Who’s Afraid of the Old Testament God?Written by Alden Thompson Reviewed By Walter Moberly
I enjoyed reading this book. Thompson writes ‘as a conservative Christian with a deep concern for the life of the conservative Christian community’, and is entirely successful in achieving his aim. He looks at all the major issues with regard to the OT that tend to concern the conservative Bible-believing Christian, e.g. divinely sanctioned killing, problematic moral standards, and the use of the OT in the NT in apparently arbitrary and doubtful ways.
Thompson’s approach is basically twofold. On the one hand he argues the need for a historical awareness in reading the OT, as opposed to the rather flat and unhistorical way in which conservatives often handle the text. On the other hand he appeals for a more thoughtful and less fearful reading of Scripture, as opposed to the rather authoritarian and simplistic ways which conservatives often use.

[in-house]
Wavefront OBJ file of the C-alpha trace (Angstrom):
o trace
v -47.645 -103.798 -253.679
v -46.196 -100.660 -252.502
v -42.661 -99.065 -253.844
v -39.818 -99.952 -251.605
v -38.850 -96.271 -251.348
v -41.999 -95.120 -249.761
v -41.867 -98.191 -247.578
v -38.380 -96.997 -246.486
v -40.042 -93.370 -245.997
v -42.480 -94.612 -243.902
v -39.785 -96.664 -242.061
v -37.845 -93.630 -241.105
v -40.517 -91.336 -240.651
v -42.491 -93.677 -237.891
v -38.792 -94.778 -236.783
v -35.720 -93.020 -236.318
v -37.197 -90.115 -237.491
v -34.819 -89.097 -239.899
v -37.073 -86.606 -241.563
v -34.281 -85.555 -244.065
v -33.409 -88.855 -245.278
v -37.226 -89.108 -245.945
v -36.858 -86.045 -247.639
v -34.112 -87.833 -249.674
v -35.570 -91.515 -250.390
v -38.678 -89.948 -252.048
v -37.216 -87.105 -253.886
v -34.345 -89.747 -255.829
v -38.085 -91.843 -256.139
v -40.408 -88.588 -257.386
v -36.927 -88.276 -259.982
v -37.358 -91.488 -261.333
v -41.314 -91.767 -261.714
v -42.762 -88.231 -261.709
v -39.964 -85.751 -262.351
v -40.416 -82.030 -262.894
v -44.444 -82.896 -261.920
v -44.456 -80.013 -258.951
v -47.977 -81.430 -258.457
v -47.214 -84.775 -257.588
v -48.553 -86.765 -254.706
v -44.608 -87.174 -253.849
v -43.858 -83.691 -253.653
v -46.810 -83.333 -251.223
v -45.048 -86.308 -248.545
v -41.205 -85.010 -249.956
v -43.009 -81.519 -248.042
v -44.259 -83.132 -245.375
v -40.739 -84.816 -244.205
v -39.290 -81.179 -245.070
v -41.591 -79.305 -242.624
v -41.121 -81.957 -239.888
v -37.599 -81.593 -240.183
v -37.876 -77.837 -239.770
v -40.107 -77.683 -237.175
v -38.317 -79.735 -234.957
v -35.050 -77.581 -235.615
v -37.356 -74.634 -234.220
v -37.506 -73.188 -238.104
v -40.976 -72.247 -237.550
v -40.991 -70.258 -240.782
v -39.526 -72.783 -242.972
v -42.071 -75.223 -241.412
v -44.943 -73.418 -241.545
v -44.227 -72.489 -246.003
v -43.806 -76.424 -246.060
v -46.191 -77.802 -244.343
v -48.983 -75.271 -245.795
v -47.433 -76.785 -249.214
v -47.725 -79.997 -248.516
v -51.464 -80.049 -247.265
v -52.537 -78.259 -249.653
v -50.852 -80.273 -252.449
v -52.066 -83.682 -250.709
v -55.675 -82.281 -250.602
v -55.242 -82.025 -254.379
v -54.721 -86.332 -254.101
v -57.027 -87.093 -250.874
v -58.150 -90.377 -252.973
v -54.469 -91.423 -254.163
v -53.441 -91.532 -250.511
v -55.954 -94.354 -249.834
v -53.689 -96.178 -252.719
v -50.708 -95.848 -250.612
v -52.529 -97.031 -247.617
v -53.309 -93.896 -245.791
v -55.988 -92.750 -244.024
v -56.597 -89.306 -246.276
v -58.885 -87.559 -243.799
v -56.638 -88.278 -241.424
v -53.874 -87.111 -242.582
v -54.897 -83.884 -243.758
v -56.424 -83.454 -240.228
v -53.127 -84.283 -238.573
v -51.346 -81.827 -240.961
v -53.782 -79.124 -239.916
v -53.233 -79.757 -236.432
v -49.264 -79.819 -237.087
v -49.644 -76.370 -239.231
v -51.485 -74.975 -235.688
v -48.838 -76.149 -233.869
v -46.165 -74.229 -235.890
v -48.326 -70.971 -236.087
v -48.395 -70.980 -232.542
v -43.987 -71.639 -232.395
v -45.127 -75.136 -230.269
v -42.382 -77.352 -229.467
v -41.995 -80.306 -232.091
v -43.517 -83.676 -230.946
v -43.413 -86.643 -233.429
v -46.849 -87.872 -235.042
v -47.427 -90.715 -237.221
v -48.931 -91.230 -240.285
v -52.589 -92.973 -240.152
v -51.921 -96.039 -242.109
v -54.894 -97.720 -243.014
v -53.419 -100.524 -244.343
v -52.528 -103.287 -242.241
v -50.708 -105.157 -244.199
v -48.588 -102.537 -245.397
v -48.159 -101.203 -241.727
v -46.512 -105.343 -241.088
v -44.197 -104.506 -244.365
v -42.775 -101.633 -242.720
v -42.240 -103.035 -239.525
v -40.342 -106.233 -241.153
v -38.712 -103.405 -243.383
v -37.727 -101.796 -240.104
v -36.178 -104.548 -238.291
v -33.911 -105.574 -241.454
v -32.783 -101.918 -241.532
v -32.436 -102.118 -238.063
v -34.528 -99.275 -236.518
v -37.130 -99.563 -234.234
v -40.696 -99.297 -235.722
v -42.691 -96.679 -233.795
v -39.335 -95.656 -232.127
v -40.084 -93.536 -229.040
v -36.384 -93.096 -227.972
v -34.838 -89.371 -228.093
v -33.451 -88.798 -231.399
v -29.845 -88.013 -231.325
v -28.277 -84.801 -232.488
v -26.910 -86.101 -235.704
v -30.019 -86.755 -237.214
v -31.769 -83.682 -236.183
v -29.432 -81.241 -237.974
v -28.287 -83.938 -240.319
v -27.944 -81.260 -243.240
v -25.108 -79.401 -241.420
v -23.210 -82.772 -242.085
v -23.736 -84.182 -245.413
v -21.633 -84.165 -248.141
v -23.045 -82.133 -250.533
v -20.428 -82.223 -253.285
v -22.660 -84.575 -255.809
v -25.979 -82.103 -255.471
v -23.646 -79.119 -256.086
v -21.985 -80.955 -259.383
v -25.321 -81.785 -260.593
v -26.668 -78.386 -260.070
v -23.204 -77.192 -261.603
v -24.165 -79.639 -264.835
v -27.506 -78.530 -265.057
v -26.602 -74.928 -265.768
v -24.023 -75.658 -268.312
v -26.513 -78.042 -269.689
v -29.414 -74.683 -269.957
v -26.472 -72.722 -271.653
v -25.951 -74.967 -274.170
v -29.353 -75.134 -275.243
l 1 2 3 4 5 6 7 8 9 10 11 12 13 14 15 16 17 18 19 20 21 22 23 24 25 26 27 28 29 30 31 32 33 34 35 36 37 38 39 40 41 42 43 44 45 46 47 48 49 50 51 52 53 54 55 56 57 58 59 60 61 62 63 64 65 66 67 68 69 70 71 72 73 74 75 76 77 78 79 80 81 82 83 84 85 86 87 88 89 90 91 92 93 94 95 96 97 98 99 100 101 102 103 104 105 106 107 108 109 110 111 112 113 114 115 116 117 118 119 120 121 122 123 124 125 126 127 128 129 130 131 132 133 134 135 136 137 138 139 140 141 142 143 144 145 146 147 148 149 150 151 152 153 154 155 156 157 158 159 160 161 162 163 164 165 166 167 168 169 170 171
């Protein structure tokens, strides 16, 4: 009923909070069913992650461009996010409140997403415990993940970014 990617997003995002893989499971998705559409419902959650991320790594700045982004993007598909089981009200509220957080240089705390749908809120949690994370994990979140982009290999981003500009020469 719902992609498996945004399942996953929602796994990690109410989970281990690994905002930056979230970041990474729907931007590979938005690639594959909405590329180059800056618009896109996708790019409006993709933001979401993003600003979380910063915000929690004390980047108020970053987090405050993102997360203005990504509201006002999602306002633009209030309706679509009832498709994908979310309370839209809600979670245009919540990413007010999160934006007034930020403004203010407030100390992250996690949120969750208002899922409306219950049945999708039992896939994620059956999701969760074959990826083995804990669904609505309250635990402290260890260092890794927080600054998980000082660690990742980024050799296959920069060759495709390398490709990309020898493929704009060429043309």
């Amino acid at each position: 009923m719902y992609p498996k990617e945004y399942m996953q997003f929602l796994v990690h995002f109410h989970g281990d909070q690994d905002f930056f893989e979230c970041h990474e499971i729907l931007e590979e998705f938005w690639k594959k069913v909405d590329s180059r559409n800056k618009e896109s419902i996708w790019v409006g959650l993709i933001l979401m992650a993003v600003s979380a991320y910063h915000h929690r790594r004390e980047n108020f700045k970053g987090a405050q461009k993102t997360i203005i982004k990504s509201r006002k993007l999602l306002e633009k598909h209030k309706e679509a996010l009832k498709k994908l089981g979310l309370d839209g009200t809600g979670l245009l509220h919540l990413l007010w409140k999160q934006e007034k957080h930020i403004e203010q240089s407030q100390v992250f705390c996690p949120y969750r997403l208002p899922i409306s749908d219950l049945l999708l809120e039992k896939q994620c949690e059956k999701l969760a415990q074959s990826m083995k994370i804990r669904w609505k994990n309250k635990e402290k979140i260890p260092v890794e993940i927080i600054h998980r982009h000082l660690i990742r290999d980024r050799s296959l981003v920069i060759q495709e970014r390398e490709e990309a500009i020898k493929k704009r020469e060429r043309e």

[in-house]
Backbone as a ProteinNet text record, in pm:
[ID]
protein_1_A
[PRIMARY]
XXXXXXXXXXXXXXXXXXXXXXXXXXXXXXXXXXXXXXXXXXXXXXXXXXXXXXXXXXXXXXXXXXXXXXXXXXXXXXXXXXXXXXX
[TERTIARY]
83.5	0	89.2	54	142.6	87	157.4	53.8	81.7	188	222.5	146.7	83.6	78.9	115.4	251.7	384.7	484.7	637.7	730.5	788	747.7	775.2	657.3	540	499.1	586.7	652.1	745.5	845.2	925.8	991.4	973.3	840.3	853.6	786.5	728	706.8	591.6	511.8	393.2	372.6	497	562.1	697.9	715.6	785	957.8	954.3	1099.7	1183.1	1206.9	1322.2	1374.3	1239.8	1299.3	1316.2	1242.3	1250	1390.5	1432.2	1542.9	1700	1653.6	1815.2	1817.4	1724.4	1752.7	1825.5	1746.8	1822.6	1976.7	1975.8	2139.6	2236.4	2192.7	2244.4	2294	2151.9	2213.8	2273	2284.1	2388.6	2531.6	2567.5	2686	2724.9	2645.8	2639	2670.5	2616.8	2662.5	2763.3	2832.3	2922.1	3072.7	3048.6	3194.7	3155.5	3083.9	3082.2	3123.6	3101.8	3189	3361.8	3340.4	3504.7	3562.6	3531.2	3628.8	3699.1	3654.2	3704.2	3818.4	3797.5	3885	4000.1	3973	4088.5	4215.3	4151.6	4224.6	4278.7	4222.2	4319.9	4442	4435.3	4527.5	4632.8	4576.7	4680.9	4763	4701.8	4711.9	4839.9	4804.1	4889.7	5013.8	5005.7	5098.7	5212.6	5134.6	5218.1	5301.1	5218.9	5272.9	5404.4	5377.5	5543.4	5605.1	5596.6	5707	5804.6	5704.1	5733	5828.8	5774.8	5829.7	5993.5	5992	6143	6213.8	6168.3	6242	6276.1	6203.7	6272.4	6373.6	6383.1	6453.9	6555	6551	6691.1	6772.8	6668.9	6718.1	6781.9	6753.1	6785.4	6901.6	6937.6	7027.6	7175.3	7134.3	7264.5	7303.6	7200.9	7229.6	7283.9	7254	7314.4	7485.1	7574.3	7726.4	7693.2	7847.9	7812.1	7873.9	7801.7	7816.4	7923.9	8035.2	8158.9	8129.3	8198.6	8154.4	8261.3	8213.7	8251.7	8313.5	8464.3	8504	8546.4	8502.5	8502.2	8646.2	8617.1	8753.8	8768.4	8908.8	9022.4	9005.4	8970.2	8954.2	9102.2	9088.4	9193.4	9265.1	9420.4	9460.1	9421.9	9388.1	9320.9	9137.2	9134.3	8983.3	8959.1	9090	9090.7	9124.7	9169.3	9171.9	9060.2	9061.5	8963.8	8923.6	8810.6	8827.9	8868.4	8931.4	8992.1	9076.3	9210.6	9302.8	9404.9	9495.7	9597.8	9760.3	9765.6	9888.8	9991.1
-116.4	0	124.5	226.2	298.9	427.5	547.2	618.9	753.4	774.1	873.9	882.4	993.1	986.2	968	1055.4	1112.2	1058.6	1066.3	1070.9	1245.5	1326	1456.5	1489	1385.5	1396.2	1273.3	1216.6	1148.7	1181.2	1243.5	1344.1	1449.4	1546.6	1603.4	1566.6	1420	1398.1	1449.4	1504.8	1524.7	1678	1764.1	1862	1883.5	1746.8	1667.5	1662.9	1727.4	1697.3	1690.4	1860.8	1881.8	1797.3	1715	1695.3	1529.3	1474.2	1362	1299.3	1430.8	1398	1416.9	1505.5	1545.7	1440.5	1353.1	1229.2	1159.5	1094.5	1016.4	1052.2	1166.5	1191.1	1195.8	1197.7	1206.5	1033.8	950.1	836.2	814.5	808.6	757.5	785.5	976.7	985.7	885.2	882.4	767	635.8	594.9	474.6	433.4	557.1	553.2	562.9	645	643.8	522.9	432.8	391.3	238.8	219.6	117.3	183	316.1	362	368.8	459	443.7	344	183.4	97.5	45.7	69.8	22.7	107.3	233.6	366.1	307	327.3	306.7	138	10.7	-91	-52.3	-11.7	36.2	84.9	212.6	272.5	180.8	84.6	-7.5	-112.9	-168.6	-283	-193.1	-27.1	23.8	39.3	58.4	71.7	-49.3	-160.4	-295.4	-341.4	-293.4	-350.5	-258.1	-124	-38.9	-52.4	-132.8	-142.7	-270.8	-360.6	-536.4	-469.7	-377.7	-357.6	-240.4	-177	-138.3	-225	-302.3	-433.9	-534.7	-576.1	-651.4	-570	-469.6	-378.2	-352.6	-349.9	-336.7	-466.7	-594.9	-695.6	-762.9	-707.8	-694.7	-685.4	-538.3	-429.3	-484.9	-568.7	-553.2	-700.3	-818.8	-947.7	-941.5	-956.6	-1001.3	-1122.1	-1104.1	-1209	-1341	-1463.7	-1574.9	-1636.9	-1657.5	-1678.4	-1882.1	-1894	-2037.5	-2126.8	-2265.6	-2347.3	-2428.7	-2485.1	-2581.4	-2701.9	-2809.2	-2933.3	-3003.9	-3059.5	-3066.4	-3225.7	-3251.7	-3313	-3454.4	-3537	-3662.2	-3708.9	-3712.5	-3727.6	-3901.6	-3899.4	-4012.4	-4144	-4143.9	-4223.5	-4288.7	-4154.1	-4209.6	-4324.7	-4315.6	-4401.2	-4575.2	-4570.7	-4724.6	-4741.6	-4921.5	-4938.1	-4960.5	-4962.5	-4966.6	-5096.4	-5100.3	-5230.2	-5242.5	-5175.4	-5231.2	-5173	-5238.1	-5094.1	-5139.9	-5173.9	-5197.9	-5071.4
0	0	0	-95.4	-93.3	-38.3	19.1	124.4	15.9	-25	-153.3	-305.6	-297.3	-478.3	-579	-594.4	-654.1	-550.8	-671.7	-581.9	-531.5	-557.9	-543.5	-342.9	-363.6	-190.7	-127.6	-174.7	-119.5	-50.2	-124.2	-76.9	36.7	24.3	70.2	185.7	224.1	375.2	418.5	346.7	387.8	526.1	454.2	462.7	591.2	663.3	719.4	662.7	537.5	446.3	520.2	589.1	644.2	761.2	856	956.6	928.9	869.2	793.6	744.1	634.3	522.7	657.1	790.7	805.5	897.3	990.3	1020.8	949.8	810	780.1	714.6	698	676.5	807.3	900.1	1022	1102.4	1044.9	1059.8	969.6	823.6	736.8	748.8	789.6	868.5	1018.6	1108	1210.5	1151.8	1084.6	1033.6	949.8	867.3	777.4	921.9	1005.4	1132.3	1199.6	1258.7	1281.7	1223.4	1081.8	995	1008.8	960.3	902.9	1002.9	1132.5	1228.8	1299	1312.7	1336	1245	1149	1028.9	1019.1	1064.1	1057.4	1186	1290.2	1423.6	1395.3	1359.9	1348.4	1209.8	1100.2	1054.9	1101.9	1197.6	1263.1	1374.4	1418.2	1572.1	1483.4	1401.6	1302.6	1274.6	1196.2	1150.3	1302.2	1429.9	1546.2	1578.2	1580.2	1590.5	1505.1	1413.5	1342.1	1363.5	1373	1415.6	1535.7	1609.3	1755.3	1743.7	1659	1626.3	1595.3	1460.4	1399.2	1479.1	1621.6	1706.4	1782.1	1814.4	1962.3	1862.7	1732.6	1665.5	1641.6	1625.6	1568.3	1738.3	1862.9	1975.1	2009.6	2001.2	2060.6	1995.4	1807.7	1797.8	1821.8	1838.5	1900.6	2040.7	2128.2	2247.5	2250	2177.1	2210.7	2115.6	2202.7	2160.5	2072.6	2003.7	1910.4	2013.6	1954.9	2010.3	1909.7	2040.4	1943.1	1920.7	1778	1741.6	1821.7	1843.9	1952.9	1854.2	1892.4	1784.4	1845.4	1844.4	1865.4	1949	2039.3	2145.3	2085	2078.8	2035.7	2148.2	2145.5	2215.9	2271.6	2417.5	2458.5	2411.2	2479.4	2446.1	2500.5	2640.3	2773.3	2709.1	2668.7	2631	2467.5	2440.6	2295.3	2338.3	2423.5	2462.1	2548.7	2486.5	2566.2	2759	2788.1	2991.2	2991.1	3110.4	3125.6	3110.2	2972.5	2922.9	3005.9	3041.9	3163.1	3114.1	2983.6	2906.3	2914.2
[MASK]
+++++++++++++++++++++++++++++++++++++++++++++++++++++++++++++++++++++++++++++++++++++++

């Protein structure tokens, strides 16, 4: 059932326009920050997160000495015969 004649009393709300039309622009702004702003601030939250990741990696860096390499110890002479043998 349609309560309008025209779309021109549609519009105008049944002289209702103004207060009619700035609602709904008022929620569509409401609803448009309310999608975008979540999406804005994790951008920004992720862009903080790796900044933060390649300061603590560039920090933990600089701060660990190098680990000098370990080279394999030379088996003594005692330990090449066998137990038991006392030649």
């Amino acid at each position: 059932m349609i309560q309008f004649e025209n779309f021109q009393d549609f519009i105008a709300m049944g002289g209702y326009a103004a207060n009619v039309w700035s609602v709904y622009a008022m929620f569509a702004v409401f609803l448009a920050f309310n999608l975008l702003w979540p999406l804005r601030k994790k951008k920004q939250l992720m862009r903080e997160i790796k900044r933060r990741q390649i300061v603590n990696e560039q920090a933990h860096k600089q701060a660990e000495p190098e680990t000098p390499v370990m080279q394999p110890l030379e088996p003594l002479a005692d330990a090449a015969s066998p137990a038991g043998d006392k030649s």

What Thompson says is hardly novel, but that is beside the point. It is as much how he writes as what he writes that matters, given his chosen audience. OT study can often be so difficult for the conservative student for whom neither rigid fundamentalists nor dismissive liberals offer much help. What the thoughtful church member, the student going to Bible college, or many an ordinary CU member needs is a scholar they can trust—one who will take their problems seriously and work through them in such a way as to enhance rather than undermine a belief in the inspiration of Scripture. Thompson writes in an engaging and winsome way that will elicit precisely such trust.
Of course, Thompson’s work is only an introduction to OT study and would be of limited value for the university theology student who would quickly need something more rigorous and wide-ranging. But one of Thompson’s basic principles is that God meets people where they are; and for many conservative evangelicals in the early stages of thinking about Scripture, this book could well be where God meets with them.